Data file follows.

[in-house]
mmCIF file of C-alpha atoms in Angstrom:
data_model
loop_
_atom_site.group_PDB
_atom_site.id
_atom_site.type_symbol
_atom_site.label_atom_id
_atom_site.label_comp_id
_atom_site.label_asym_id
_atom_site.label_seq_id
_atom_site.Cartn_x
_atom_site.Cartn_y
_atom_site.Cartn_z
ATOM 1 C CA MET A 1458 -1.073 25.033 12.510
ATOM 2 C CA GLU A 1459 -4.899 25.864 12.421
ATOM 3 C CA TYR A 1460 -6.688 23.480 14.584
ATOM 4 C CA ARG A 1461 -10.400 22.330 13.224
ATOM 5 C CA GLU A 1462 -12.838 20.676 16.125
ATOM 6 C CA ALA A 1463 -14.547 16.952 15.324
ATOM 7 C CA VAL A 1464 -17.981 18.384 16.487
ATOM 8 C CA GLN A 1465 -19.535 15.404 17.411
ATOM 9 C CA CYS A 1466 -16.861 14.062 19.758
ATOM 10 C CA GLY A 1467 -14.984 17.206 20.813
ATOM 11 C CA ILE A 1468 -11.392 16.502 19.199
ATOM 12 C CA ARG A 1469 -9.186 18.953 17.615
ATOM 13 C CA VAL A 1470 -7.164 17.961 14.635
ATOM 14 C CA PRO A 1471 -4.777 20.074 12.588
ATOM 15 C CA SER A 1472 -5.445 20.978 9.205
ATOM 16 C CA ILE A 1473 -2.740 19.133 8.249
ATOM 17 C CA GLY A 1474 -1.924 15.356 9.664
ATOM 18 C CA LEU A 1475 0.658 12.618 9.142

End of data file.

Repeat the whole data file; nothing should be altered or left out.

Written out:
[in-house]
mmCIF file of C-alpha atoms in Angstrom:
data_model
loop_
_atom_site.group_PDB
_atom_site.id
_atom_site.type_symbol
_atom_site.label_atom_id
_atom_site.label_comp_id
_atom_site.label_asym_id
_atom_site.label_seq_id
_atom_site.Cartn_x
_atom_site.Cartn_y
_atom_site.Cartn_z
ATOM 1 C CA MET A 1458 -1.073 25.033 12.510
ATOM 2 C CA GLU A 1459 -4.899 25.864 12.421
ATOM 3 C CA TYR A 1460 -6.688 23.480 14.584
ATOM 4 C CA ARG A 1461 -10.400 22.330 13.224
ATOM 5 C CA GLU A 1462 -12.838 20.676 16.125
ATOM 6 C CA ALA A 1463 -14.547 16.952 15.324
ATOM 7 C CA VAL A 1464 -17.981 18.384 16.487
ATOM 8 C CA GLN A 1465 -19.535 15.404 17.411
ATOM 9 C CA CYS A 1466 -16.861 14.062 19.758
ATOM 10 C CA GLY A 1467 -14.984 17.206 20.813
ATOM 11 C CA ILE A 1468 -11.392 16.502 19.199
ATOM 12 C CA ARG A 1469 -9.186 18.953 17.615
ATOM 13 C CA VAL A 1470 -7.164 17.961 14.635
ATOM 14 C CA PRO A 1471 -4.777 20.074 12.588
ATOM 15 C CA SER A 1472 -5.445 20.978 9.205
ATOM 16 C CA ILE A 1473 -2.740 19.133 8.249
ATOM 17 C CA GLY A 1474 -1.924 15.356 9.664
ATOM 18 C CA LEU A 1475 0.658 12.618 9.142